The Best Investment You Can Make for Retirement

Alexander Green
by Alexander Green, Chief Investment Strategist, The Oxford Club
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The long-term cost of retirement scares a lot people. And for good reason.

Without earned income, you are dependent on Social Security, your private pension (if any), and whatever financial assets you’ve accumulated over a lifetime of working, saving and investing.

Making the challenge greater still, Americans are living longer than ever. And the average human life span is increasing each year. That means your investments have a lot of heavy lifting to do. (After all, you don’t want your portfolio to kick the bucket before you do.)

What is the best asset to make your retirement dreams come true? It’s no contest: dividend-paying stocks.

Dr. Jeremy Siegel, a professor of finance at The Wharton School of the University of Pennsylvania, did a thorough historical investigation of the performance of various asset classes over the last 200 years, including all types of stocks, bonds, cash and precious metals.

His conclusion? Dividend stocks outperform everything else over the long haul - and almost certainly will in the future, too.

During market declines, dividend-paying stocks hold up better than nondividend-paying stocks, often fighting the broad trend and rising in value. There's a good reason for this. Dividend payers tend to be mature, profitable companies with stable outlooks, plenty of cash and long-term staying power.

Bear in mind, U.S. companies are sitting on a record amount of cash right now, more than $2 trillion. Most corporations are hiring slowly (if at all), and they're not boosting spending. So a lot of this cash is rightfully going back to shareholders.

Over the last 50 years, the highest 20% yielding stocks in the S&P 500 returned 14.2% annually. That's good enough to double your money every five years - or quadruple it in 10. And if you were even more selective, say investing only in the 10 highest-yielding stocks of the 100 largest companies in the S&P 500, your annual return would have been even better, 15.7%.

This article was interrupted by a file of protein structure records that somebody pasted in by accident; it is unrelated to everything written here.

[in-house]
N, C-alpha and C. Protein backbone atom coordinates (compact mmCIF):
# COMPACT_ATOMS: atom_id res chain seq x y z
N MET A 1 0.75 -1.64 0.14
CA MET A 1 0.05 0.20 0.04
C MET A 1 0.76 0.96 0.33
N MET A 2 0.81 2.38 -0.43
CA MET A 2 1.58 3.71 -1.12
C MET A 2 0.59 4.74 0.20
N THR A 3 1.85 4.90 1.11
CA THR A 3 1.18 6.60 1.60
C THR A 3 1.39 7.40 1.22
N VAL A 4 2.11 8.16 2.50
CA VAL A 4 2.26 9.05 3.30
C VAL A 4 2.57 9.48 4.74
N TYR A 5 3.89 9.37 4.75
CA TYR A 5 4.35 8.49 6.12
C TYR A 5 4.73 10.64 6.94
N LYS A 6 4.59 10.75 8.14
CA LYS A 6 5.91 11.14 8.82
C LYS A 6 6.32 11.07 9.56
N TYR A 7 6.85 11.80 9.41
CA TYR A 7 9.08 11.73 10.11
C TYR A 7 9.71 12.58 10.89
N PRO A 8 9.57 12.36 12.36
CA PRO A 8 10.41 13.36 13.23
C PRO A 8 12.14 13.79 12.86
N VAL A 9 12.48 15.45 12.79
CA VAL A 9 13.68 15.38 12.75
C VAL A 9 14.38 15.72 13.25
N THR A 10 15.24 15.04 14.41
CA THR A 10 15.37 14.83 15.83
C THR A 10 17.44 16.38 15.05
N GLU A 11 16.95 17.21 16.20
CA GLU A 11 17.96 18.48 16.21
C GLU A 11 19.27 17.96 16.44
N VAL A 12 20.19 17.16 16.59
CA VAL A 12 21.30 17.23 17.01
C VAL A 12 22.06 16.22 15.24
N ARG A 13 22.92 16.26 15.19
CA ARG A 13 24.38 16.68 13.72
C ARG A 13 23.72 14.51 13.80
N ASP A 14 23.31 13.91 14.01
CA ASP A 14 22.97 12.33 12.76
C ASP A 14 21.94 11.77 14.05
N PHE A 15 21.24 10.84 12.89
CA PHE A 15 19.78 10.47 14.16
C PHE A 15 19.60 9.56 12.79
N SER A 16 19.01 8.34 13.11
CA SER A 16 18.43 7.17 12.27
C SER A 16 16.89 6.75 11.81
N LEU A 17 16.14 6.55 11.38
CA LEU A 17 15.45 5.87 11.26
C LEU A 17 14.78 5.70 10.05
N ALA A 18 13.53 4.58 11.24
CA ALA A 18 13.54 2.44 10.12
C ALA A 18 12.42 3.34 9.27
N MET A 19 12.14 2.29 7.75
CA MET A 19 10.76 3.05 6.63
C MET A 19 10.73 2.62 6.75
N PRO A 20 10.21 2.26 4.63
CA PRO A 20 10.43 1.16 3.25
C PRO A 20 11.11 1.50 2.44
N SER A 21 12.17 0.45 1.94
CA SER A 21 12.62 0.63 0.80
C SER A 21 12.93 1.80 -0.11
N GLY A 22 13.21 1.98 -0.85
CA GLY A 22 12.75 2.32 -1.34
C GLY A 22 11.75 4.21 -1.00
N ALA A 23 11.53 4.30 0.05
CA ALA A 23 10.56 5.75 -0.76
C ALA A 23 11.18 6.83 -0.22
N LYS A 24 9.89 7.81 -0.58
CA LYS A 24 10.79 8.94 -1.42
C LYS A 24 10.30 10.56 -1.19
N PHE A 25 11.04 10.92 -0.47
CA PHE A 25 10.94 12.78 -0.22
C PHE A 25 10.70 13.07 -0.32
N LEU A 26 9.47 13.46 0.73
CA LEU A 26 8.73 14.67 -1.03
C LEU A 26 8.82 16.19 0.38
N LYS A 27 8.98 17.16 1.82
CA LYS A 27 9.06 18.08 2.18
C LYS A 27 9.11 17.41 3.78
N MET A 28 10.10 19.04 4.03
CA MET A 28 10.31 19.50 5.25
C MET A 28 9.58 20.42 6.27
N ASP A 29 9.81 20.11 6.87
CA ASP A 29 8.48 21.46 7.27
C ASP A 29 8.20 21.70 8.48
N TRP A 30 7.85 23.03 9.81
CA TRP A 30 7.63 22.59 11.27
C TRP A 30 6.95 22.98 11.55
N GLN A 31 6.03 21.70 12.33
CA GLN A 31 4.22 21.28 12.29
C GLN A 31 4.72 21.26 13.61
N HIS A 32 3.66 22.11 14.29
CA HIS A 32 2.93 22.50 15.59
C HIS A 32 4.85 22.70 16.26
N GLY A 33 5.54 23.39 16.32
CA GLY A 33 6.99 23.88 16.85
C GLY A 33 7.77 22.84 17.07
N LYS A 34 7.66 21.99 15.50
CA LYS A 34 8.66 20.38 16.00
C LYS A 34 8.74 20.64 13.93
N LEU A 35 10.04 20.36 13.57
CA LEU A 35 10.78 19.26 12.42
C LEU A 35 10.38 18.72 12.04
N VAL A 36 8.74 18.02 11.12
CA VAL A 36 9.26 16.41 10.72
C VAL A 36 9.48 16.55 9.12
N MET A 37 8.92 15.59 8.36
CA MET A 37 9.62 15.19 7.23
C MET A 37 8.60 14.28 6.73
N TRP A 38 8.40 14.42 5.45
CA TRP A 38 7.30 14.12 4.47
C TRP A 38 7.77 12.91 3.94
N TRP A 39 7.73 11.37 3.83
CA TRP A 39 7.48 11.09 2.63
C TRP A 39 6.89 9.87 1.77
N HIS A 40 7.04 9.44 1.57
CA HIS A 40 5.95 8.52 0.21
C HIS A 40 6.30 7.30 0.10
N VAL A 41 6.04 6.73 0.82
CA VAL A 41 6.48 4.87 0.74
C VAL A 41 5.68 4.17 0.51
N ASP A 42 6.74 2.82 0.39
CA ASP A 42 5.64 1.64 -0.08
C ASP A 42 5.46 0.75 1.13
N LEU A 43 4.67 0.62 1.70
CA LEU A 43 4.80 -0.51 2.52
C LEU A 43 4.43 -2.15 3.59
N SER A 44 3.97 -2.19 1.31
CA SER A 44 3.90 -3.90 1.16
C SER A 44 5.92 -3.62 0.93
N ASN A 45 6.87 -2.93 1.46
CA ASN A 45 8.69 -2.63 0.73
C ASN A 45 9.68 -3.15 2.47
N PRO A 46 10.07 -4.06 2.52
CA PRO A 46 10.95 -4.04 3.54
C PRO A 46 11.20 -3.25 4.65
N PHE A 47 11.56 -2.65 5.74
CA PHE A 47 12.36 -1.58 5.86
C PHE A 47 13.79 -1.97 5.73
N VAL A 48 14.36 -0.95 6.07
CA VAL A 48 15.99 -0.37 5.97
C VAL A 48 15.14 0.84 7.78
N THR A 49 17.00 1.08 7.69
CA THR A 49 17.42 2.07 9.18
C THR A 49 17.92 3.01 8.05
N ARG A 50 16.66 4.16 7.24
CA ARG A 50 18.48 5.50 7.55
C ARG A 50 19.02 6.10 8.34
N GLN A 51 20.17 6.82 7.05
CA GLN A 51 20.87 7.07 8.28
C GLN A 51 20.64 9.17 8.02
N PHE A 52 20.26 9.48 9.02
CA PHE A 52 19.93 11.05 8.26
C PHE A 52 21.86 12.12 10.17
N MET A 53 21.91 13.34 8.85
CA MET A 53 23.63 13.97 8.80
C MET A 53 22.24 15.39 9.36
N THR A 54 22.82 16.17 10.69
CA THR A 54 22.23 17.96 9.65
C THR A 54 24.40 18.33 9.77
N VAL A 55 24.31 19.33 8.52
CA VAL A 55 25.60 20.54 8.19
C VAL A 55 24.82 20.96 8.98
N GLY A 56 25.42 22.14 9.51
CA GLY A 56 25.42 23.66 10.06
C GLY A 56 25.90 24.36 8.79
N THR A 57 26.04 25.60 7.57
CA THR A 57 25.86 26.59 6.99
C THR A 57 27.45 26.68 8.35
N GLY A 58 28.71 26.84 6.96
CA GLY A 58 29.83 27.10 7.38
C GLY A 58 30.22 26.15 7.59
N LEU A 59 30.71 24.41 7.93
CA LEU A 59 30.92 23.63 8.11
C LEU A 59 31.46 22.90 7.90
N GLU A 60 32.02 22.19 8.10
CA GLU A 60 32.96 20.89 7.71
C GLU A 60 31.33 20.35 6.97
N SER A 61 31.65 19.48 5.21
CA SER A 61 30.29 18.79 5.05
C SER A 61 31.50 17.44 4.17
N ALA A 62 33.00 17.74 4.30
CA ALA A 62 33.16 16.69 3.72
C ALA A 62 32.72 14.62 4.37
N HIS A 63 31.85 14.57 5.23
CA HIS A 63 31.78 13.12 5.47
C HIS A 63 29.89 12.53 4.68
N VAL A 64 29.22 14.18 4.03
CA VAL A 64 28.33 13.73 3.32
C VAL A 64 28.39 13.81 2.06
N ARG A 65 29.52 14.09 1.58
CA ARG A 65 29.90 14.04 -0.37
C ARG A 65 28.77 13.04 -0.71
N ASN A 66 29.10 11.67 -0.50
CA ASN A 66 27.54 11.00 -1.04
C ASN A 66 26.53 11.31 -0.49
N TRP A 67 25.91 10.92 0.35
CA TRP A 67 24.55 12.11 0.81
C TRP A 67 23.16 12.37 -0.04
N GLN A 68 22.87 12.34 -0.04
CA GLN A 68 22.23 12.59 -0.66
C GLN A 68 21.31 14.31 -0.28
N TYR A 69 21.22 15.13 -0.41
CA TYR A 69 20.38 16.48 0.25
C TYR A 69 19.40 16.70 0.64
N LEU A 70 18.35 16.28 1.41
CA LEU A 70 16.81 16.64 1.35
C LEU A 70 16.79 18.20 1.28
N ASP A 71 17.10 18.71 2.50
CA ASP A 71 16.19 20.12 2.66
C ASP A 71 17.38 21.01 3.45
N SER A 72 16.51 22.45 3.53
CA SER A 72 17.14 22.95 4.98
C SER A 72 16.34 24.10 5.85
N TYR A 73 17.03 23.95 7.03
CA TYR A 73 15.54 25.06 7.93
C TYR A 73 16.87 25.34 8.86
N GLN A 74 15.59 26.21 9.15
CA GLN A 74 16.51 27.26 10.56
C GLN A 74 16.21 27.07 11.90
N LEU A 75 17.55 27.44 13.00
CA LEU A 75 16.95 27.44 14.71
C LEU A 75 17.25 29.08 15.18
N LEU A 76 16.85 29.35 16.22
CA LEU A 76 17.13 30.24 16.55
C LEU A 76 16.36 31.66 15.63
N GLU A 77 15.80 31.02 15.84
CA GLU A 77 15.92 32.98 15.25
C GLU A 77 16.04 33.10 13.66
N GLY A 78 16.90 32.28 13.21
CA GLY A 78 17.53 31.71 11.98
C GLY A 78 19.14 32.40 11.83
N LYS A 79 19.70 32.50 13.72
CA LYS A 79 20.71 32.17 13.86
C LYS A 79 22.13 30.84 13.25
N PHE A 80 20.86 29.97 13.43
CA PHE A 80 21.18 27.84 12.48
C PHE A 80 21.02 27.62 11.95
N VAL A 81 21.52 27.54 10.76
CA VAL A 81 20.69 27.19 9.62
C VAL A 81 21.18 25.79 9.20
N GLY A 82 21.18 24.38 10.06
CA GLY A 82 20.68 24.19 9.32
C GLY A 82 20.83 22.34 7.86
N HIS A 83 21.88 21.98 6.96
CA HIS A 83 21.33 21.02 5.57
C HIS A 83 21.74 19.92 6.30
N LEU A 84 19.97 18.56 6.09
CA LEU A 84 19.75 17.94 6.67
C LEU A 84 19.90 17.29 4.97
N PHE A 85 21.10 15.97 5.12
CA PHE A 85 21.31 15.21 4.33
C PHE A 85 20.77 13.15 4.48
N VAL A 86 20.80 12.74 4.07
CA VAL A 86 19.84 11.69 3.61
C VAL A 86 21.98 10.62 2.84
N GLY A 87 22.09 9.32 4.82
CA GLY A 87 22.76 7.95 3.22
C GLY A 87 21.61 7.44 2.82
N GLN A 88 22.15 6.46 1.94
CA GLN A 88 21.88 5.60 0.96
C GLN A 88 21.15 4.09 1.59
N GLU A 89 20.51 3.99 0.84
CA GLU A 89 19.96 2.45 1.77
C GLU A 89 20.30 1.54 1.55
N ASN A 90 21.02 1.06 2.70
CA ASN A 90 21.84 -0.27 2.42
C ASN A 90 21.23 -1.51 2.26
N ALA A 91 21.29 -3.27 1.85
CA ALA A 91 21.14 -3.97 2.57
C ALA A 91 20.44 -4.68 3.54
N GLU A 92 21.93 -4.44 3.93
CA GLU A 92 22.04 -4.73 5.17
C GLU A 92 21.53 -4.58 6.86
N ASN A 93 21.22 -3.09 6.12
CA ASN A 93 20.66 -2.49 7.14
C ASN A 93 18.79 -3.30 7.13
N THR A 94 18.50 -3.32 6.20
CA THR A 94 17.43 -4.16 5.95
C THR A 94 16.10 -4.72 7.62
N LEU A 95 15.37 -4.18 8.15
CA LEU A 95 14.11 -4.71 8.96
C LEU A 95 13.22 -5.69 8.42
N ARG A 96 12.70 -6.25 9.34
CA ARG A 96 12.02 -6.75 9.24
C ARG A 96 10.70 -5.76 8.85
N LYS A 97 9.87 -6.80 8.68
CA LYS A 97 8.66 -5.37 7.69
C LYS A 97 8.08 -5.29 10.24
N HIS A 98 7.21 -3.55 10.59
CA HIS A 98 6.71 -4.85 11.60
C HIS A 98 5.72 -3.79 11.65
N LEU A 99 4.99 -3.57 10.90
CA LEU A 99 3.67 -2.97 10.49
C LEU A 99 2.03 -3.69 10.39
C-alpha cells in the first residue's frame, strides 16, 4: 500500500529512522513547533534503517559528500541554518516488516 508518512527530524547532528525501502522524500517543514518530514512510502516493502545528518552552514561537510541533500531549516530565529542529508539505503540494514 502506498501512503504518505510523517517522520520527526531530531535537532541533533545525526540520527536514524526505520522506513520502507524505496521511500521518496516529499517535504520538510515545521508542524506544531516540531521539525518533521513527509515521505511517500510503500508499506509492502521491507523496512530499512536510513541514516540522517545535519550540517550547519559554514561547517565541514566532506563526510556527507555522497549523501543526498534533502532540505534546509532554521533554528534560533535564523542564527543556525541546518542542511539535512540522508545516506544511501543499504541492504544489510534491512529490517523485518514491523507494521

This is where investors planning for retirement should be putting their money to work today.

After all, bonds - which should carry a warning label at the moment - are sporting record-low yields. (And their market value will decline as interest rates rise.) Money market funds pay less than one-tenth of 1%. But many dividend-paying stocks are reasonably valued and will boost their payouts substantially in the years ahead.

Over the past 50 years, the S&P 500’s dividends have grown an average 5.7% a year, well ahead of the average 4.1% inflation rate. The key for retirees is this creates an income stream that is growing faster than inflation, maintaining and increasing your purchasing power.

A couple of caveats here. You can expect stock prices - even dividend-stock prices - to decline sharply from time to time. Retirees have to be prepared for this, not only financially (with a reasonable amount of monthly living expenses set aside) but mentally. If you’re living off the income stream - and therefore don’t have to sell - you can ride out the downturn and wait for the eventual recovery.

Also, while dividends are far less volatile than stock prices, they do go occasionally get cut. Between late 2008 and early 2010, for example, companies in the S&P 500 reduced their dividends by 24%.